home

The Vermont Legislative Research Service (VLRS)

Over time states have increasingly gained more policy making authority from the federal government and as a result states have become increasing reliant on local governments in areas such as maintaining law and order, education, and attracting business

vlrshead.jpg (9301 bytes)

The Vermont Legsilative Research Shop

 

Home Rule

Recently, the demand for separate functions between the levels of government—the basis for home rule—has re-emerged replacing the old idea of cooperative federalism (Hanson, 1998). The movement toward decentralized power has prompted local governments to demand greater control over local decisions. The system of Home Rule allows individual towns, cities and counties to exercise self-government as long as it stays within the boundaries of the state constitution and individual acts of the state legislature (Hanson, 1998).

States differ in eligibility standards for Home Rule charters. Some states make all cities eligible for Home Rule charters whilewpe4.jpg (6291 bytes) others make it obligatory for cities to fall within a specified population range. Moreover, states may require gubernatorial or legislative approval before authorization of charters (Grant, 1968). Despite the recent rise in practice of Home Rule, the autonomy granted to local governments is not absolute and does not necessarily reduce state authority.

In 1958, 21 states had home rule charters provided for in the constitutions and 8 through legislative acts (Grant, 1968). By the 1990s 48 states had home rule provisions in some of their cities while 37 states authorized Home Rule for counties (Hanson, 1998). Recent trends have indicated that state and local relations have become less conflictual and thus a potential correlation can be made between increases in the number of Home Rule charters and improving relations between state and local governments (Hanson, 1998; Nice, 1987).

Indirectly, the delegation of local power relieves state legislatures from a significant amount of local legislation while also making sure the locals remain loyal to the state (Hanson, 1998; Adrian, 1972). Home Rule provides constituents of the localities a more direct role in policy making thereby creating both symbolic and practical benefits. Symbolically citizens feel as though they are playing a more meaningful role within the local government. Practically, it fosters civic responsibility and makes the community itself more accountable. However, Home Rule has the potential to produce negative externalities due to the increase in local control over government. In an interdependent society decisions made in one city may greatly affect what happens in another; policy spillover effects may have negative ramifications for other areas (Nice, 1987). For example as local governments begin to exercise control over welfare it may be possible for welfare-induced migration to occur. Ultimately it will be the state that determines whether the positive effects of Home Rule outweigh the negative effects.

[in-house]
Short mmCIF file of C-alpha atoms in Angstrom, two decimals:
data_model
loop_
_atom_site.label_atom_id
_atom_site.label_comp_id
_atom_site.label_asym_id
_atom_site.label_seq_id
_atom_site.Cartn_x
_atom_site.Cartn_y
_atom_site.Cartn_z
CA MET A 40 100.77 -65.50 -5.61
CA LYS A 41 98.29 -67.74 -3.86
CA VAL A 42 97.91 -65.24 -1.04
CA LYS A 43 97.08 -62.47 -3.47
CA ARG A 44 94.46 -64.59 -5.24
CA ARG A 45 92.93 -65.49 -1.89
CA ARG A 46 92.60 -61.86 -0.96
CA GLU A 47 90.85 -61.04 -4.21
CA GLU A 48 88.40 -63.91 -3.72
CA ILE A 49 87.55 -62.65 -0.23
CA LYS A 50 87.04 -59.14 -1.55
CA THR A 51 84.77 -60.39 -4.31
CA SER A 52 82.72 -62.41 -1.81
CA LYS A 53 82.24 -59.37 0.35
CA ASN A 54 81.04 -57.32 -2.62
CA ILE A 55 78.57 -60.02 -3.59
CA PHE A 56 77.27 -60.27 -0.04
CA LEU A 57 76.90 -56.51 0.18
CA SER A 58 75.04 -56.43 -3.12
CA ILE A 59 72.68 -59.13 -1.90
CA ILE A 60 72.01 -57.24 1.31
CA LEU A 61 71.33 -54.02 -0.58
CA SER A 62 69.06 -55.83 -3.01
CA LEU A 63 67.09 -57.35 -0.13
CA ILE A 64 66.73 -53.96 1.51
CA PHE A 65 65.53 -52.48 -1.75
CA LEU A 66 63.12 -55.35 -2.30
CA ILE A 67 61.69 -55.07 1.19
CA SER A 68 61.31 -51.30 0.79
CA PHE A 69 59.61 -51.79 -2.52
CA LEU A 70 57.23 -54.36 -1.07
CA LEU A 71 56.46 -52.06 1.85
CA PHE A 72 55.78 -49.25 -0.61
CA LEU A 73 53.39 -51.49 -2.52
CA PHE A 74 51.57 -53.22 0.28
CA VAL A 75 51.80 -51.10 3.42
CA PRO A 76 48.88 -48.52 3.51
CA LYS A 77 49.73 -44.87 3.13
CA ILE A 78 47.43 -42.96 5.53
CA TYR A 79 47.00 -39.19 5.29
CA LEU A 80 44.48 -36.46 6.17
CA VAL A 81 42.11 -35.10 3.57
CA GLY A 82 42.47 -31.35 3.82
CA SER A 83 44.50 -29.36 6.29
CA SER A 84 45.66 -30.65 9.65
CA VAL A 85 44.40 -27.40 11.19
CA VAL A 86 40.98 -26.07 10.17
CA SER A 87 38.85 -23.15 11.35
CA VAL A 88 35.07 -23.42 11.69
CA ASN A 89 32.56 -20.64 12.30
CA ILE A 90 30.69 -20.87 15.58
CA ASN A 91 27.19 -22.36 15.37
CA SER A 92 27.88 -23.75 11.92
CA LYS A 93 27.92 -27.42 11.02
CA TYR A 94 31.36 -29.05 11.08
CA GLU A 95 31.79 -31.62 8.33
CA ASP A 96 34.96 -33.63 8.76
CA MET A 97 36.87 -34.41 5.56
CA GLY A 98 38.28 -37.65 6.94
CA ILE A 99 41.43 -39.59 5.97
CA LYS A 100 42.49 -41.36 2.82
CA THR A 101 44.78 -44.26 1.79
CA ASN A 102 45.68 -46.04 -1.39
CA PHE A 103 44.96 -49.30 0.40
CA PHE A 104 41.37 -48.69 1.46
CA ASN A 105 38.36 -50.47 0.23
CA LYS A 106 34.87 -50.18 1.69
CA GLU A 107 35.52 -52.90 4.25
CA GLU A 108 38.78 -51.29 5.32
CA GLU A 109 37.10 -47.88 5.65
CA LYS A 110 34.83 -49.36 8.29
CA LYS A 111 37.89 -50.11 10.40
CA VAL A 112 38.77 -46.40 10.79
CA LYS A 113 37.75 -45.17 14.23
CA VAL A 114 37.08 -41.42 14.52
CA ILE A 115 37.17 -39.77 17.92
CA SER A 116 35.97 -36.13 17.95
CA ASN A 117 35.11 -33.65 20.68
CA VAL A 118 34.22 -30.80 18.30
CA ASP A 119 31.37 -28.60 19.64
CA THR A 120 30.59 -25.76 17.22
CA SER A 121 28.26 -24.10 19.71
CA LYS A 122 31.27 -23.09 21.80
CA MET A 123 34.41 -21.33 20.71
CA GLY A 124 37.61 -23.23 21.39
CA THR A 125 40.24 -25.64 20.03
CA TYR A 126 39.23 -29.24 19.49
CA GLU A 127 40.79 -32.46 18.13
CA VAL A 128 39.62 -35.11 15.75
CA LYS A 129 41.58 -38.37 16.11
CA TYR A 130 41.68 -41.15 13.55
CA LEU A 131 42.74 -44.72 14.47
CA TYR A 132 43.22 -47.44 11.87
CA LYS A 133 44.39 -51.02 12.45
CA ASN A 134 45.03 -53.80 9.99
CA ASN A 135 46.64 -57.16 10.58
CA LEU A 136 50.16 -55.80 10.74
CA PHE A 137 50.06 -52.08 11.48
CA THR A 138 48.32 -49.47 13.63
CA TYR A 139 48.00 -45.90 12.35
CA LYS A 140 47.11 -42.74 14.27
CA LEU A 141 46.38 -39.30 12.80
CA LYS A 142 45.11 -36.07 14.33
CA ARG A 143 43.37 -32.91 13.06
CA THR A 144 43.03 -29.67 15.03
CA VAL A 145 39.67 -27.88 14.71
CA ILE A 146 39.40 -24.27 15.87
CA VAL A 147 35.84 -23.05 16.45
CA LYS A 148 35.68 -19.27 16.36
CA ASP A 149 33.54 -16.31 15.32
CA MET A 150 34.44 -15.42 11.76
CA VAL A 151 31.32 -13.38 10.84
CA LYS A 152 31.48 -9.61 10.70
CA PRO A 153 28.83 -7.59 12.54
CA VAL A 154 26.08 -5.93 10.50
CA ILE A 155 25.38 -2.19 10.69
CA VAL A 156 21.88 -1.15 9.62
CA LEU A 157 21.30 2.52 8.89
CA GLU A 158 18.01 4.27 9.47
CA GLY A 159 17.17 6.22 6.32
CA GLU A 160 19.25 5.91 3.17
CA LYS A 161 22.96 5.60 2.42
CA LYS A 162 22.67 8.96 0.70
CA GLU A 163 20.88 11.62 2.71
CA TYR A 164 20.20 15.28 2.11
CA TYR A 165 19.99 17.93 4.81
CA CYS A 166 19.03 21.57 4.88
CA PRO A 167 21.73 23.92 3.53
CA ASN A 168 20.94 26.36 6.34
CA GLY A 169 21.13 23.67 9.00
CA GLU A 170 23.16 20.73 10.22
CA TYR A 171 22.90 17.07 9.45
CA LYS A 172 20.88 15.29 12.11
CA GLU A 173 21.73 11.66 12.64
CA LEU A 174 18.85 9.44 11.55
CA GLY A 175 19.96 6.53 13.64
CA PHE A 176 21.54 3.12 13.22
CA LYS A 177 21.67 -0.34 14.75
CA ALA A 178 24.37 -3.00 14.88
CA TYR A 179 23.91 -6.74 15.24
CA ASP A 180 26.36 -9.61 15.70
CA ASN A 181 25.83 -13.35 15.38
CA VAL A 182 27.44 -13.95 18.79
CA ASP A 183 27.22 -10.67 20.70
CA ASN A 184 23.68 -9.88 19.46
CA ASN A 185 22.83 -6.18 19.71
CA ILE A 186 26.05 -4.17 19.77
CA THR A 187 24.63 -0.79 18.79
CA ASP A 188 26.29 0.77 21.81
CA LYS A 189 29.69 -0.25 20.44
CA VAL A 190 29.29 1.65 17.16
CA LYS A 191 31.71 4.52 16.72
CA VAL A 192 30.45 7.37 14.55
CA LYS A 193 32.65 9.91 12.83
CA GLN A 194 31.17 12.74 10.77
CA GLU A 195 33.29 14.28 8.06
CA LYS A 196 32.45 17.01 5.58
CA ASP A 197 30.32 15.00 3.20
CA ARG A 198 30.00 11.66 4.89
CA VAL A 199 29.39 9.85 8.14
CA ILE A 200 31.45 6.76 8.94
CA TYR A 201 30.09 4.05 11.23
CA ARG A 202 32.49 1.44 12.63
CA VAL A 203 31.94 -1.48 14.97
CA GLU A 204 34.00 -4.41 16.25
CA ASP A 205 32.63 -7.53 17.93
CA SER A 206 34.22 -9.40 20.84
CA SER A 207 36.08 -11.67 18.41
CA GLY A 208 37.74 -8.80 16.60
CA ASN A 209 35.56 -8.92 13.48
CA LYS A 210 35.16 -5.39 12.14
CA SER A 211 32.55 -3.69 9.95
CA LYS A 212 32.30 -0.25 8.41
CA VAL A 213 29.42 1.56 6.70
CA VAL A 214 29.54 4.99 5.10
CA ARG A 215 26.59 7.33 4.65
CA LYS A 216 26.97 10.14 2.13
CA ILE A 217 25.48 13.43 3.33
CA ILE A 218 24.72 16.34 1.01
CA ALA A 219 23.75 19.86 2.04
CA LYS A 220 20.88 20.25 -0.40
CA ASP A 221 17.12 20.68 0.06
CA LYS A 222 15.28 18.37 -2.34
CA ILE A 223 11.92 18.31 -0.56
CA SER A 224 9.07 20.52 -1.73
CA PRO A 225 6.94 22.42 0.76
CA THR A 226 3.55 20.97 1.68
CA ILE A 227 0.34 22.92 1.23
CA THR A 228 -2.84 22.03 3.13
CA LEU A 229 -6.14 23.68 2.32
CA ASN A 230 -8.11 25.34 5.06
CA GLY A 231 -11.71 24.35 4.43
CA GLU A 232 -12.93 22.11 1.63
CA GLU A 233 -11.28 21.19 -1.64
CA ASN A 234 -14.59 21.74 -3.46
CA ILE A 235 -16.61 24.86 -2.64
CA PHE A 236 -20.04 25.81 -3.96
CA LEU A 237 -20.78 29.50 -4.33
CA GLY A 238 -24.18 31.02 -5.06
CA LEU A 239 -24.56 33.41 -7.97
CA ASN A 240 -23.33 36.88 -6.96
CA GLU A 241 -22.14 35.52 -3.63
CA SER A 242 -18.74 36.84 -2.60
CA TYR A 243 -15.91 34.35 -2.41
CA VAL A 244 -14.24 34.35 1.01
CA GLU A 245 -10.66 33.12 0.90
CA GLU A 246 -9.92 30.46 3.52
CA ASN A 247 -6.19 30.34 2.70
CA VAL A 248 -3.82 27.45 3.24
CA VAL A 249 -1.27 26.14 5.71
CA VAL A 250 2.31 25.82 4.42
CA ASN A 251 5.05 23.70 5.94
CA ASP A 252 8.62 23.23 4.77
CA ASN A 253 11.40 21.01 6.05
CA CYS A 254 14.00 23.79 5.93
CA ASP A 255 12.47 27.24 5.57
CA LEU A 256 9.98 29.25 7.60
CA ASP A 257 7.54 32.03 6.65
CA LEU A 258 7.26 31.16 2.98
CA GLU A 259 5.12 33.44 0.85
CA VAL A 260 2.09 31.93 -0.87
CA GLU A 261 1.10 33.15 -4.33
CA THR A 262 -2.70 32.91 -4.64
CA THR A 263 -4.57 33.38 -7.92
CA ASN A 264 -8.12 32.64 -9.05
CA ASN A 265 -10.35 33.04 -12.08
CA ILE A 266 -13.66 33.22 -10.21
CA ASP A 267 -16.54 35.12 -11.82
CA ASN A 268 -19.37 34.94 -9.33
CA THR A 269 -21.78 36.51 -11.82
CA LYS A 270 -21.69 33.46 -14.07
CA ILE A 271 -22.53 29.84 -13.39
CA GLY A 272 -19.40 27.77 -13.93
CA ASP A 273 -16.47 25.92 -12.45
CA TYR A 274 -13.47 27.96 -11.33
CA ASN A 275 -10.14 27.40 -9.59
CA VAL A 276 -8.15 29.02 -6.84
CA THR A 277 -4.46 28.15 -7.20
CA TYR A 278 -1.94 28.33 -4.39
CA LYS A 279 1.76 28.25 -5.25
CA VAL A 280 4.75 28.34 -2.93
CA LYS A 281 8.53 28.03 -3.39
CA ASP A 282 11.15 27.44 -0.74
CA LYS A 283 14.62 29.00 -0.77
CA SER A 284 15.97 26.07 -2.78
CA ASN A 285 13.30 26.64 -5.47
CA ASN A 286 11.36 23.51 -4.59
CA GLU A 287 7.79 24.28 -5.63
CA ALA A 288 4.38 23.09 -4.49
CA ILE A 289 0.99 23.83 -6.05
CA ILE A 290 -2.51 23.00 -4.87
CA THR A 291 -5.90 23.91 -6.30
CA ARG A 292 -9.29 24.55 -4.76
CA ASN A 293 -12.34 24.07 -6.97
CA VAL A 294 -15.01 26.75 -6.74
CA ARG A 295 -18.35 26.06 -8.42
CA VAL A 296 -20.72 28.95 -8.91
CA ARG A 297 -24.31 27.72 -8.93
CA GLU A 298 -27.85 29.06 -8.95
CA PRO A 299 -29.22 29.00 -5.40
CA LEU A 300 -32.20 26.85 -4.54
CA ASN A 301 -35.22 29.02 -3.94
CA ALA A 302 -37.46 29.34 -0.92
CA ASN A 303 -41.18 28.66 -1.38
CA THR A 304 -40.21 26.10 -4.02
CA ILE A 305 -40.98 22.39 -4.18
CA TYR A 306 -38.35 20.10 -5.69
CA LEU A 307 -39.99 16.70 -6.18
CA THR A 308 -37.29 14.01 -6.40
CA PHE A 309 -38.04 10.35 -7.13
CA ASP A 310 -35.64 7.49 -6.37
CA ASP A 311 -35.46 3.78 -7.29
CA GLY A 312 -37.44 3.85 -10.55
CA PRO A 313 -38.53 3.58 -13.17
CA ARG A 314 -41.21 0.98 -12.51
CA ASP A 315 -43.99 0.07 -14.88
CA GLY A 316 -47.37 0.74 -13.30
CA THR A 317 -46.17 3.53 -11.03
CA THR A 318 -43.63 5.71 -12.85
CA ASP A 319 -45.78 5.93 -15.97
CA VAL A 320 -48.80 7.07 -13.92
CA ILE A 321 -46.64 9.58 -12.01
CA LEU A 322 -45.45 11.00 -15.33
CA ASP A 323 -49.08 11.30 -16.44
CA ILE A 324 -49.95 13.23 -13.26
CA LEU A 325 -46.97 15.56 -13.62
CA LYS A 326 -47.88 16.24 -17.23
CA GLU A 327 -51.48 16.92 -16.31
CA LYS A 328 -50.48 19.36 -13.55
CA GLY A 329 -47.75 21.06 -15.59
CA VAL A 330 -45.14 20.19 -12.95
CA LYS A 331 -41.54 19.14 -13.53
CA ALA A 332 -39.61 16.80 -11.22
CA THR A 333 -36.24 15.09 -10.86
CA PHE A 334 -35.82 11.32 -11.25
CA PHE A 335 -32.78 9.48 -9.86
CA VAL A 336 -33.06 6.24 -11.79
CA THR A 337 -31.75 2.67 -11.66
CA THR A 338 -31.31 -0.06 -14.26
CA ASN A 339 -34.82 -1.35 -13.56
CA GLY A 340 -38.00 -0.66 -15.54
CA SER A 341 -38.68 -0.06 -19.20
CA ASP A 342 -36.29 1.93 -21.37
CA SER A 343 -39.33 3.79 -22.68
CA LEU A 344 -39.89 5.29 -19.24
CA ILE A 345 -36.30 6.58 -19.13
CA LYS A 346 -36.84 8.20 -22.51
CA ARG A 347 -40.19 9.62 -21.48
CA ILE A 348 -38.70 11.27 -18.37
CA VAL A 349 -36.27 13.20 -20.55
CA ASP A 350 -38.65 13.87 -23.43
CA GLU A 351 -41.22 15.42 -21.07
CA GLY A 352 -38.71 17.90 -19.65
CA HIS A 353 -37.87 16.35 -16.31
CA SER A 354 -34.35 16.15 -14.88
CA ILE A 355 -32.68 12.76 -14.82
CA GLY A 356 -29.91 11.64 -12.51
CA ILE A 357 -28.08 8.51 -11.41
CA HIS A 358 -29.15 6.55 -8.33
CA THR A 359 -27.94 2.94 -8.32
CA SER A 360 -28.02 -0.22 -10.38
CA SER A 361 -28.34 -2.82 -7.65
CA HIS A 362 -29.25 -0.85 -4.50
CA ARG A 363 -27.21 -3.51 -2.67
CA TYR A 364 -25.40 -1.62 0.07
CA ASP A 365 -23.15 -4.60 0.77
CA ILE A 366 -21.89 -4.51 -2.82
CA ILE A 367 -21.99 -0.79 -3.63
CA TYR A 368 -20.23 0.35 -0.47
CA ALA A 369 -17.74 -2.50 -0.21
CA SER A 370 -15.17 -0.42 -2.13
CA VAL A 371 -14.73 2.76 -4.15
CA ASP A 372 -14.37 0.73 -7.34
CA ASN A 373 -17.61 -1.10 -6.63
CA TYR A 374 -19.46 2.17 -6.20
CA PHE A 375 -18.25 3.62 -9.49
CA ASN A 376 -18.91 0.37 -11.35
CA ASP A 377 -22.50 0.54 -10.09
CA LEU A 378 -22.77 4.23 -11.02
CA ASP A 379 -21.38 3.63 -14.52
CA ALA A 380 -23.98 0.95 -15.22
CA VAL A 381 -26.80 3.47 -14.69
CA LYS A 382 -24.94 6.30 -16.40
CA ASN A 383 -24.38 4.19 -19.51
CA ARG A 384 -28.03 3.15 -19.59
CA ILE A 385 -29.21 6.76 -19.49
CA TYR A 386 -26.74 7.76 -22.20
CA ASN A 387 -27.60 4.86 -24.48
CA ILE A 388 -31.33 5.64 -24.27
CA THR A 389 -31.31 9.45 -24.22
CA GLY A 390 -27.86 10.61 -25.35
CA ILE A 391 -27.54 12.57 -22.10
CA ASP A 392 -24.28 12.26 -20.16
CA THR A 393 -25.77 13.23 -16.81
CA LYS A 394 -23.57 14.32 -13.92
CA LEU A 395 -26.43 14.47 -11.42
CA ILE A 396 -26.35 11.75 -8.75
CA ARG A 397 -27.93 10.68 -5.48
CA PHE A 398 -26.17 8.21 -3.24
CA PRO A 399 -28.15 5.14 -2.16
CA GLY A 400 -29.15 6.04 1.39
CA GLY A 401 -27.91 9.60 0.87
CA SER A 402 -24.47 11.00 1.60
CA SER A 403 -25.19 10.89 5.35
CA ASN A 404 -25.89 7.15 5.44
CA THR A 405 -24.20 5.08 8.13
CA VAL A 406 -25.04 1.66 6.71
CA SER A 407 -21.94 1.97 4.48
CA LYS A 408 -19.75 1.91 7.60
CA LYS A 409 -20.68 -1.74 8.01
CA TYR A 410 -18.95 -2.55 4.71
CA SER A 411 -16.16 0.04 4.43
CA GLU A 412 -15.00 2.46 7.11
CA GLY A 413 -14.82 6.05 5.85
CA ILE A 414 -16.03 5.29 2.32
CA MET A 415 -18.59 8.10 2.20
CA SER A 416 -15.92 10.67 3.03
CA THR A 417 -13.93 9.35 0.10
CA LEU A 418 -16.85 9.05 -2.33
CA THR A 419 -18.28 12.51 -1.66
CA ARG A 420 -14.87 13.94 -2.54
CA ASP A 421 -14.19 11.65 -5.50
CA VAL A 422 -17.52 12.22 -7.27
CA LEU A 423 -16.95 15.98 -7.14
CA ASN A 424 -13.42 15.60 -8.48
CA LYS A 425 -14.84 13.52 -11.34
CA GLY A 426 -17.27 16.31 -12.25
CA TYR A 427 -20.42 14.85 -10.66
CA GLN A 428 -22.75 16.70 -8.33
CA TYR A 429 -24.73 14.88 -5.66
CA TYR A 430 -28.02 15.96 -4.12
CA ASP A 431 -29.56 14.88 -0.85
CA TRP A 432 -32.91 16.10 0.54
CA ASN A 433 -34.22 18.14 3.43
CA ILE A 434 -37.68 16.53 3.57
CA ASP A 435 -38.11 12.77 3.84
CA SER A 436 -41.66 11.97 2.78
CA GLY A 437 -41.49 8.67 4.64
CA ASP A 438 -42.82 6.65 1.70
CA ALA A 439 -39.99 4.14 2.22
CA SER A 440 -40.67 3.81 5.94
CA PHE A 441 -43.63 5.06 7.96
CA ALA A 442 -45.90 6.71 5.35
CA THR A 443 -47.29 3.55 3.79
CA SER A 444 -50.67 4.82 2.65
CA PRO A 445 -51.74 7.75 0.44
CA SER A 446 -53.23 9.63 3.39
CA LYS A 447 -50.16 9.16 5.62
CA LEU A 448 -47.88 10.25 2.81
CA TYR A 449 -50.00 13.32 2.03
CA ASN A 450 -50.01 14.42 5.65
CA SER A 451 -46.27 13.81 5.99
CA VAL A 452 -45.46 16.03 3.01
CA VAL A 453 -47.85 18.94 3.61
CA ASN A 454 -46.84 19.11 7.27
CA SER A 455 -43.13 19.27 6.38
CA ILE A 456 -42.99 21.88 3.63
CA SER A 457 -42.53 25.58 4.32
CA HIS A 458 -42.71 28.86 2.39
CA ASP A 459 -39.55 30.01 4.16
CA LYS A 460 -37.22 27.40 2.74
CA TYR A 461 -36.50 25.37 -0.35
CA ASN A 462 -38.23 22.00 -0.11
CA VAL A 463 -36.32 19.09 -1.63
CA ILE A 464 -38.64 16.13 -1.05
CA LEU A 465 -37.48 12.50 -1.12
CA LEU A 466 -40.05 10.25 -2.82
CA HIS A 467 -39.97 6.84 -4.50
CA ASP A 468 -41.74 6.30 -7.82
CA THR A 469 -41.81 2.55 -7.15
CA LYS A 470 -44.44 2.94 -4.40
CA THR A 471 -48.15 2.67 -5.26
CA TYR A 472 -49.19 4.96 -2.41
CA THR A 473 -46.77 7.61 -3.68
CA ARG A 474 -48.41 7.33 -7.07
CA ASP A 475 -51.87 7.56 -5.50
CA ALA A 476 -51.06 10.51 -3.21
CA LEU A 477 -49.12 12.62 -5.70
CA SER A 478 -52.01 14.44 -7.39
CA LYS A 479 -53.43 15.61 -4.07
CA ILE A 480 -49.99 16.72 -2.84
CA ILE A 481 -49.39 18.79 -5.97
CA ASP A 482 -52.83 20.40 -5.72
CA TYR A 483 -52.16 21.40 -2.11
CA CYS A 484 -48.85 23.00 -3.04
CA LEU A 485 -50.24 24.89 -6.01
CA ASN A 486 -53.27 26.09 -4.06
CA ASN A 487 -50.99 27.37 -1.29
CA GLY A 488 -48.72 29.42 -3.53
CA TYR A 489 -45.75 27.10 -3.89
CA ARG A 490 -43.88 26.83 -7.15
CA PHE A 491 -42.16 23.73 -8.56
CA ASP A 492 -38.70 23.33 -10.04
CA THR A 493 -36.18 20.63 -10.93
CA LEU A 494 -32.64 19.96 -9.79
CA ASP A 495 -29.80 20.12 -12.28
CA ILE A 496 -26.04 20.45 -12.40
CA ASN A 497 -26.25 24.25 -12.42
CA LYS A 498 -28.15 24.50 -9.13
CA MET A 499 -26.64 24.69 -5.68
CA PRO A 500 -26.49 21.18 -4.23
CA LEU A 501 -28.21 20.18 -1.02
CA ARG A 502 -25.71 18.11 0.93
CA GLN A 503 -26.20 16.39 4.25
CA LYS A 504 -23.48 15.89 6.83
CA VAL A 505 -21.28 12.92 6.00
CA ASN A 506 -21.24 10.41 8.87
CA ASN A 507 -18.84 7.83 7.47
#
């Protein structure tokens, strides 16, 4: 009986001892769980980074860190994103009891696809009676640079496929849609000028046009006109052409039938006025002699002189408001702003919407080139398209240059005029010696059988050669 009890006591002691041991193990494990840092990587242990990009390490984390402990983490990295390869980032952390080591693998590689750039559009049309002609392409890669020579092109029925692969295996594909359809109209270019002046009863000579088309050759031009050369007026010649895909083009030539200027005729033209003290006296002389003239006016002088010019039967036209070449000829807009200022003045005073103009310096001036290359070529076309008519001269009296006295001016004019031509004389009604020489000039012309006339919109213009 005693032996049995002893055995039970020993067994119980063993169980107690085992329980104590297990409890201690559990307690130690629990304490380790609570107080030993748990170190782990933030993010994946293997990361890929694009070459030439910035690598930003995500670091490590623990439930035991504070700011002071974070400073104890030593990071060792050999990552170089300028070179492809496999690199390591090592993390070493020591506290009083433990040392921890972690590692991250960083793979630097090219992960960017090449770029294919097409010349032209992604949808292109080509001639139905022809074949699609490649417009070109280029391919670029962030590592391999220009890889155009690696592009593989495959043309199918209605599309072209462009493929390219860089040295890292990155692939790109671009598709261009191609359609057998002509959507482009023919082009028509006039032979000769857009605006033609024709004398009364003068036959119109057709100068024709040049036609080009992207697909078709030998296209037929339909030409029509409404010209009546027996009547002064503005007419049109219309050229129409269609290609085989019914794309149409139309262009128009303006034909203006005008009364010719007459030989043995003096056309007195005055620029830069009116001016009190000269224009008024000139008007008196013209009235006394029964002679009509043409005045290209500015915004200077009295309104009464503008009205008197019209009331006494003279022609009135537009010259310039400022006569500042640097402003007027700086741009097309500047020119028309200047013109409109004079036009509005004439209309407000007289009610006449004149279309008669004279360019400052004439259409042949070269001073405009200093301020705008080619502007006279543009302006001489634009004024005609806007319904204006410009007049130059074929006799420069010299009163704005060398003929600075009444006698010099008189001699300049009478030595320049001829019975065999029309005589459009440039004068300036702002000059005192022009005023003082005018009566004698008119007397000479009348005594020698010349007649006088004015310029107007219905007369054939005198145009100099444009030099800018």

Home Rule has not been as effective in increasing local autonomy, as many supporters would like. This mitigated success is due in large part to the inability of local law to circumvent state laws. In the event of a disagreement a genuine state interest must be present, and in most cases the courts have sided with the state. The impact of Home Rule has also been minimized by state laws limiting its use to cities or counties above a certain population and in instances when states require approval before local governments exercise Home Rule powers (Hanson, 1998).

References

Adrian, Charles, State and Local Governments. (New York: Mgraw-Hill Book Company, 1972) 117-118.

Grant, Daniel and H.C. Nixon, State and Local Government In America (Boston: Allyn and Bacon Inc. 1968) 433-434.

Hanson, Russell, Governing Partners: State-Local Relations in the United States (Westview Press, 1998).

Nice, Davis, Federalism: The Politics of Intergovernmental Relations (New York: St. Martin’s Press, 1987).

Last modified March 22 2000 05:09 PM

Contact UVM © 2014 The University of Vermont - Burlington, VT 05405 - (802) 656-3131